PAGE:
Post-communist countries have been largely conservative, although Estonia has been very progressive in certain issues. I don’t know how much time it will take… I hope not too much. There’s too little of us to discriminate and persecute amongst ourselves. When I look at how much hatred and anger this question has created, I must say our society simply will not survive this intolerance against our own people. And the more I am disappointed in those that propagate this intolerance!
There isn’t even room for a discussion here. How to engage sides into a dialogue when they cannot relate to each other?
It is definitely a problem we have. We need more tolerance. We can’t afford these social schisms like some large nation. We must value each and every person.
A similar situation happened at the end of last year as well, between representatives of power and certain cultural public figures. Gestures to underline the opposition were used.
We are accustomed to a little exaggeration with these things – after all, we are among the most liberal countries in Europe. To say that the freedom of speech is somehow restricted and to talk about the Era of Silence… This annoys me. We have much more freedom of speech than anywhere in the Nordics. Libel is criminalized there and even in such a progressive country as Sweden an editor earned jail time for that. Here you can say whatever you want. All and every kind of protest is brilliant! Please protest, but do not say that our country is authoritarian.
What are some of the shortcomings of our creative unions and public representatives?
There are a number of arguments, there is no consensus like at the 1988 Plenum of the Creative Unions, where everyone was demanding freedom. It wasn’t the case that everyone was against the Minister of Cultural Affairs – there were also important Estonian cultural figures who thought the opposite. There are also those who will not join a creative union thinking it is unjust that they receive government funding. However, this is not something that requires interference from the state – it is something the creative unions and other public figures need to discuss among themselves.
What should the state’s culture policy look like?
I don’t believe in regulating culture at all. Financing, of course, sets certain restrictions, but I would keep that away from the state as much as possible. The state decides the available amount of funds. Let the people agree amongst themselves on how to divide that.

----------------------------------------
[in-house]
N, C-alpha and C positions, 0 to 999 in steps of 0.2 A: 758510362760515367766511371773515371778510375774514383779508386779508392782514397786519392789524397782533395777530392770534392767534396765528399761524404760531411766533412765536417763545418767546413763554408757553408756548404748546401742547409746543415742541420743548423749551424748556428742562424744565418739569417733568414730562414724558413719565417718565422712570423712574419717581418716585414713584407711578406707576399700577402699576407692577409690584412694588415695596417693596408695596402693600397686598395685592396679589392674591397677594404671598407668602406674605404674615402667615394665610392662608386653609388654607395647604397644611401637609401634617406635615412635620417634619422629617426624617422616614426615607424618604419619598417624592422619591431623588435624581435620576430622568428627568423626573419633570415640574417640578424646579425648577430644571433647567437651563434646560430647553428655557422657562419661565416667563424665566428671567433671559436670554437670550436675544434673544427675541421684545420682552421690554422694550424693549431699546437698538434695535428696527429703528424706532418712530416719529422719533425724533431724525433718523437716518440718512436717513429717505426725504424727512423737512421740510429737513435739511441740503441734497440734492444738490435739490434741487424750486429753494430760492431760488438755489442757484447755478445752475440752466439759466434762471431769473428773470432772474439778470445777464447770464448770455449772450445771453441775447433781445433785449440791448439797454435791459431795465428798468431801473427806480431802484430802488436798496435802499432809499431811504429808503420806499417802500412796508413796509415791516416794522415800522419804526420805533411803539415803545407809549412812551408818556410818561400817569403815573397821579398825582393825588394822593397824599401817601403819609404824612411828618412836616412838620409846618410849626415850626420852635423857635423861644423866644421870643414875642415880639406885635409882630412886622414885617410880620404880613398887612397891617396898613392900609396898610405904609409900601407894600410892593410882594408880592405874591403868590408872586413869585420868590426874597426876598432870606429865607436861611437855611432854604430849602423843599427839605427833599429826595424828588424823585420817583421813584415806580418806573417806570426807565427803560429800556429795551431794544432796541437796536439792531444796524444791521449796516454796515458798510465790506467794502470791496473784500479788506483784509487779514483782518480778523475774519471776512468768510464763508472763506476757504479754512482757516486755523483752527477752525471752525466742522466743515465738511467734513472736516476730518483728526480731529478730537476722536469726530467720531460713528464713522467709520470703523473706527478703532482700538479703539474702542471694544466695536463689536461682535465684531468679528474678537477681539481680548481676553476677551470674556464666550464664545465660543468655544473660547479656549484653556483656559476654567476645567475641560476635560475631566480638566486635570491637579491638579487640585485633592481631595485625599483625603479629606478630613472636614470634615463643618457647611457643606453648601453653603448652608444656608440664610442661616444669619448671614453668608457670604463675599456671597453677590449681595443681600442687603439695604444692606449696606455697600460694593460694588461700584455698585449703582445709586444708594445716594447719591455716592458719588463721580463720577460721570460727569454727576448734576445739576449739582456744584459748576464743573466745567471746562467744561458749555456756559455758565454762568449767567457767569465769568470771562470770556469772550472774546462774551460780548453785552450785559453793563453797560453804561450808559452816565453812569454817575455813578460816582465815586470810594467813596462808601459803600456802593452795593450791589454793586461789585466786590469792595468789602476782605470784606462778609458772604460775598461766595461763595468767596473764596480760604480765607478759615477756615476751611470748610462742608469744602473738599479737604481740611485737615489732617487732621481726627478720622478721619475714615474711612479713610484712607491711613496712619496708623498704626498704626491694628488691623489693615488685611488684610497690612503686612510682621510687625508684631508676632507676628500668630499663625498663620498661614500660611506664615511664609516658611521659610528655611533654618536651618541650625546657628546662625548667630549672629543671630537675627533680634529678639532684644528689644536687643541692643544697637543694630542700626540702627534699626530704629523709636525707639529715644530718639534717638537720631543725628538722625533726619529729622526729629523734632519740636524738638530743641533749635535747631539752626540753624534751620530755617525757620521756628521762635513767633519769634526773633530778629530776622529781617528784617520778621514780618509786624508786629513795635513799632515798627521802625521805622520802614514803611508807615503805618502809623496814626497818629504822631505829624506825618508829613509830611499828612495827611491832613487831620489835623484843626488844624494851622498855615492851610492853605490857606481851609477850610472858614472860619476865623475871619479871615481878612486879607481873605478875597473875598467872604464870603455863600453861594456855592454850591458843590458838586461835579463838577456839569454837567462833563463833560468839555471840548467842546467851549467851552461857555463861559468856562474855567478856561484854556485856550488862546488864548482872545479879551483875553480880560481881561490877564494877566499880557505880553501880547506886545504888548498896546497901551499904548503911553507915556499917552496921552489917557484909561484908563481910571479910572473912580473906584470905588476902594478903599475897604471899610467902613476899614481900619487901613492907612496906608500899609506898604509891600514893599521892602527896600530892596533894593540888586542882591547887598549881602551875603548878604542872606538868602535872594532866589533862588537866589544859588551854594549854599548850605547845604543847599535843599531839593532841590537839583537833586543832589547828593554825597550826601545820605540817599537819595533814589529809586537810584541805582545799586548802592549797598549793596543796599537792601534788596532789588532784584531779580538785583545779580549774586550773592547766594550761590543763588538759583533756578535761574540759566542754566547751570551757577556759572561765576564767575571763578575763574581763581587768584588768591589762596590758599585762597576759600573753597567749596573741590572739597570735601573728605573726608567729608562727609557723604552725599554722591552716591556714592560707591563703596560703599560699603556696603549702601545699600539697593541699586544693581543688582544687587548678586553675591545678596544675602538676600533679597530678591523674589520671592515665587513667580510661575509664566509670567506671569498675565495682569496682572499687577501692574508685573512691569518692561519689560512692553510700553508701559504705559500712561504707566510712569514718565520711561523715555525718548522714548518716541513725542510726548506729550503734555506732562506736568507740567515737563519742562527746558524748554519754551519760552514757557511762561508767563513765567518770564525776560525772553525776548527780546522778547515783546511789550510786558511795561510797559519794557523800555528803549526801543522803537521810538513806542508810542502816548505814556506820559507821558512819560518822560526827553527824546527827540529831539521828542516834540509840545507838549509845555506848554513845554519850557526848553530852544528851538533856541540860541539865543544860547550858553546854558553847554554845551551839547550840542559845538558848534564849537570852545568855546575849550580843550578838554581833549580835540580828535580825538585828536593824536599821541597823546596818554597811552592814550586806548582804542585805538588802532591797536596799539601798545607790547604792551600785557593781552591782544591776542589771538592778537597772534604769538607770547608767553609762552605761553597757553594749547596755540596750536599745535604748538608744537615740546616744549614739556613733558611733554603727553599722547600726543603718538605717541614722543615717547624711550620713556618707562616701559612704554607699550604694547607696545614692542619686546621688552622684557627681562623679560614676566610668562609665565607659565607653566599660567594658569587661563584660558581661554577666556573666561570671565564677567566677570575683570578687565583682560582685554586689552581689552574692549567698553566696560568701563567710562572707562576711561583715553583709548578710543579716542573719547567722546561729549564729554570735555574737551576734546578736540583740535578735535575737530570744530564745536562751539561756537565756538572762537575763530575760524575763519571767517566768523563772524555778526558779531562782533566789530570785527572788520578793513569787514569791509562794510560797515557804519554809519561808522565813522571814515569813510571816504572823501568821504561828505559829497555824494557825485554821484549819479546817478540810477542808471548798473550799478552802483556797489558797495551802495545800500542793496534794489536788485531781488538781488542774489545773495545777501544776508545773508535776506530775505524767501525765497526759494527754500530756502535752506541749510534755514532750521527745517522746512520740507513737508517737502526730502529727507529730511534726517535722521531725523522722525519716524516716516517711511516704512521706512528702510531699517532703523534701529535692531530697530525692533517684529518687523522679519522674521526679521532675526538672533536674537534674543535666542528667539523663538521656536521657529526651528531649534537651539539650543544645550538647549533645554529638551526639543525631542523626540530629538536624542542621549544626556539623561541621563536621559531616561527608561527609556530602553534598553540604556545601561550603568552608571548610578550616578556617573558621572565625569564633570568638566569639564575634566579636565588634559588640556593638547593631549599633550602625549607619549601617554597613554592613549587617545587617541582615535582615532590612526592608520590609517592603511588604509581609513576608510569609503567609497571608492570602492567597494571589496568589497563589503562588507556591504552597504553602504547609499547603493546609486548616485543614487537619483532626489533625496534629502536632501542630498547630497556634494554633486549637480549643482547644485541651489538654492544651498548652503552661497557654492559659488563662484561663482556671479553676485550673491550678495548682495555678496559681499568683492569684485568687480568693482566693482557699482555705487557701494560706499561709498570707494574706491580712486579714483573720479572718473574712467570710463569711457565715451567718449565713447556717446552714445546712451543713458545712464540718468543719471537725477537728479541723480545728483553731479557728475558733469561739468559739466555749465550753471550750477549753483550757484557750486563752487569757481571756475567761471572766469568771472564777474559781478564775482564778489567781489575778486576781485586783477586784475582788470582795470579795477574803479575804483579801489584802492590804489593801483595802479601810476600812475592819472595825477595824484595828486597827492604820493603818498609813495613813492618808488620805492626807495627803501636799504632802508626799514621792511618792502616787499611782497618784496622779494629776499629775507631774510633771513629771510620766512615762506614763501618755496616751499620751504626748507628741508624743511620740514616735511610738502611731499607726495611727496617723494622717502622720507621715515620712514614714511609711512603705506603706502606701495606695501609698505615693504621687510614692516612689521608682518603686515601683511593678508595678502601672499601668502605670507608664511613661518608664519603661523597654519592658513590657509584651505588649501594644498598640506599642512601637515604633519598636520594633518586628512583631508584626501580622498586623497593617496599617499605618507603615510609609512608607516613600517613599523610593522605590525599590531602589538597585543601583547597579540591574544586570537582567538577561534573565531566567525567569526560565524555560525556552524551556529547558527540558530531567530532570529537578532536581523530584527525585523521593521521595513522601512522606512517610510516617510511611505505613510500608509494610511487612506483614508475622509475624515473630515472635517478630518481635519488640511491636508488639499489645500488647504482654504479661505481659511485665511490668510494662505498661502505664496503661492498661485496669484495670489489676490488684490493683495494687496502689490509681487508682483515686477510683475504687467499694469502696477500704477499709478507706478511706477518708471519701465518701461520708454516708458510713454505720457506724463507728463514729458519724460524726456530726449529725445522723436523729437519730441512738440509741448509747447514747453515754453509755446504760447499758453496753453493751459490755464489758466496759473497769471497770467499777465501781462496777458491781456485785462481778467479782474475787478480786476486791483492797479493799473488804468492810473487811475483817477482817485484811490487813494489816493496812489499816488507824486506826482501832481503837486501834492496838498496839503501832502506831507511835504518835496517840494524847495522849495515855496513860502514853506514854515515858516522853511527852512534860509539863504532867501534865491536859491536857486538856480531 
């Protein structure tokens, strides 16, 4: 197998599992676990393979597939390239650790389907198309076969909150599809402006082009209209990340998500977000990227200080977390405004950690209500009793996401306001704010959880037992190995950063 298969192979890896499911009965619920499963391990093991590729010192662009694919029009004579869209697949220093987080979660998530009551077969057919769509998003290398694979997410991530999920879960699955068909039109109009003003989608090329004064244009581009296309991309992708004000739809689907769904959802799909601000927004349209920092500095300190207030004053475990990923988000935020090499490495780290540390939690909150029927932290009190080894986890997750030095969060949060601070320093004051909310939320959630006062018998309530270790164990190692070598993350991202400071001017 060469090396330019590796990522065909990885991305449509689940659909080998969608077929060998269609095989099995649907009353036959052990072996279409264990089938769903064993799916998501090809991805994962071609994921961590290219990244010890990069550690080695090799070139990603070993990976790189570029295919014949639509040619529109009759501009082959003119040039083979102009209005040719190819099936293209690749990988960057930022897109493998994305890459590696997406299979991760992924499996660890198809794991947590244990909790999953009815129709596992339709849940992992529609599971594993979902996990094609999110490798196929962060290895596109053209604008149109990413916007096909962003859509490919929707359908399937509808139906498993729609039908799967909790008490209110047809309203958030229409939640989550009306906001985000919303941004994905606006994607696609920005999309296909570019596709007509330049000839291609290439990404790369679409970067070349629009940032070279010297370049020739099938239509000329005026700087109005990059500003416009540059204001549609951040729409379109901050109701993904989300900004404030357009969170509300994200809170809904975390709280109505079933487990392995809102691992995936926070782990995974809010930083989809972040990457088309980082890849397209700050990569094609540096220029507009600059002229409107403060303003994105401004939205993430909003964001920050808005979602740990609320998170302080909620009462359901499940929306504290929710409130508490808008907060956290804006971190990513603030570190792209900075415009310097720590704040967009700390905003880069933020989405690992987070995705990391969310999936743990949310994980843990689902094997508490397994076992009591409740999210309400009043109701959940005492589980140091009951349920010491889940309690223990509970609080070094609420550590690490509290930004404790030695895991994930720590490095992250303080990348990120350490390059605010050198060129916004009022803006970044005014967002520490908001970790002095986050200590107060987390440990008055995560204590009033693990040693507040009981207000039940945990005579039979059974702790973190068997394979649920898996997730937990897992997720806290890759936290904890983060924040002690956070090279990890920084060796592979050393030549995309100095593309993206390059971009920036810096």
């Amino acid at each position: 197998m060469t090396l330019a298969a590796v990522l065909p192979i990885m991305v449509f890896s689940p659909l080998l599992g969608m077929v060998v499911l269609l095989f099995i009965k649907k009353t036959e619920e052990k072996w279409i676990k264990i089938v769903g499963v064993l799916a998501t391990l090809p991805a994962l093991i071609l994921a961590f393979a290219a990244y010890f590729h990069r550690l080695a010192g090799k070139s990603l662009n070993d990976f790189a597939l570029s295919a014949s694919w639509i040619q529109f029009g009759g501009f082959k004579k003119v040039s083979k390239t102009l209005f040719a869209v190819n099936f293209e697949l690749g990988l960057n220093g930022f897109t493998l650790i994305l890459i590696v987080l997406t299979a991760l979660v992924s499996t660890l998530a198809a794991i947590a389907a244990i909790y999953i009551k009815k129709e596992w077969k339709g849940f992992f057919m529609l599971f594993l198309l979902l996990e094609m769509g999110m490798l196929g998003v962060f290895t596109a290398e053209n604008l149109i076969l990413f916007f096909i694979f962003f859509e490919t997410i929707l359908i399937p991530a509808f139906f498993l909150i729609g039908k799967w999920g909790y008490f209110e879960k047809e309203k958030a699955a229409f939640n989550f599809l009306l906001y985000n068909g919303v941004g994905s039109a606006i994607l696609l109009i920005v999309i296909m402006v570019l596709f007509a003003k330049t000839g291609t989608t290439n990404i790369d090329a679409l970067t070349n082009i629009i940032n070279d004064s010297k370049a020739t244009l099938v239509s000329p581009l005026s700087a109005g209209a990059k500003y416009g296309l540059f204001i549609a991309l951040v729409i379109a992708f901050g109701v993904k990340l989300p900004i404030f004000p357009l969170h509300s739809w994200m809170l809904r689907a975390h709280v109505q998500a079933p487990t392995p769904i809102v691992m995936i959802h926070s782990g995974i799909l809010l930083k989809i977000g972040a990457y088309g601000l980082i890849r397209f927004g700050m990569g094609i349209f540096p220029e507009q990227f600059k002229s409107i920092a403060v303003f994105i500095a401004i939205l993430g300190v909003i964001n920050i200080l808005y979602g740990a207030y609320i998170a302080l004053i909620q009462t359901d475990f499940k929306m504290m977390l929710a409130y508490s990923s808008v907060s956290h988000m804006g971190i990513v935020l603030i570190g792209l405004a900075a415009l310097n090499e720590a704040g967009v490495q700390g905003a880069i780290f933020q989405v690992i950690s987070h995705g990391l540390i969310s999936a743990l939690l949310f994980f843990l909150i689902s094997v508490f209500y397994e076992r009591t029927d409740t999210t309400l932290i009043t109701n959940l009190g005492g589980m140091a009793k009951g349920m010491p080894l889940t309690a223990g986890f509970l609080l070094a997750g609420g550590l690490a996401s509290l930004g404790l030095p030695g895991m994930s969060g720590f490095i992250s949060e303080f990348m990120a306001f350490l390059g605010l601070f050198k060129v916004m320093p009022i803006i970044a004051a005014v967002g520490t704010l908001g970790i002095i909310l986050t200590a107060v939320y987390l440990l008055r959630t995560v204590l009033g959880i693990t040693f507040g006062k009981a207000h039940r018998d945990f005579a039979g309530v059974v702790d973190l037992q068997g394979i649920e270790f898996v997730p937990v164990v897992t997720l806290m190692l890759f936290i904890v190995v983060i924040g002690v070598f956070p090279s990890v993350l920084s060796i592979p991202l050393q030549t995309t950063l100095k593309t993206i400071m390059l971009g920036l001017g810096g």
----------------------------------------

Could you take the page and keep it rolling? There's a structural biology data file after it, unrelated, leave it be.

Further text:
Latvia has this excellent weekly called ir, which is one of the best publications in the Baltics. They recently published two pages of praise to Estonian cultural politics – how Estonians have done everything right and Latvians wrong. We may be very dissatisfied with our lives, but others that come from the same system think wow, unbelievable, how have They managed that?! The same self-contempt that dominates in a lot of our discussions is evidently even worse in Latvia – they have an even harder time admitting the state has done something right.
(Stands up and walks towards his computer: “Let’s listen to something more alive, shall we?! I’m going to shake things up now…” Piret Pert, the communication manager at the Office of the President says: “Please, don’t play your alternative rock!” THI laughs: “Oh, I will!” And cranks up the volume.)
What were the strongest cultural influences in Your youth? It seems You have remained relatively true to your preferences?
(Argues categorically) I listened to something completely different when I was young! I don’t have a favourite band, I have various moods!
But what touches You personally?
(Mellows) Languages… I like it when language is used interestingly – I post a lot of witticisms in various languages on Twitter that usually nobody understands. I like writers that have a certain way with language.
Have You ever harboured any creative ambitions yourself?
I have never had any such ambitions, however, I have always written. I’ve also played all kinds of instruments like the piano, saxophone, guitar, but I was always more interested in reading. I was an alright artist until I became best friends with someone who turned out to be a genius – then I just gave up. I was actually pretty good. People said that wow, you’re a pretty good artist, but looking at my talented friend, I realized I’m not that good. (In jest) It was depressing to look at, although it was complete and raw talent. I’ve seen very few people who can actually draw that well.
As a president You probably haven’t had the thought, that hey, someone else is so much better at this than I am, maybe I should just give up?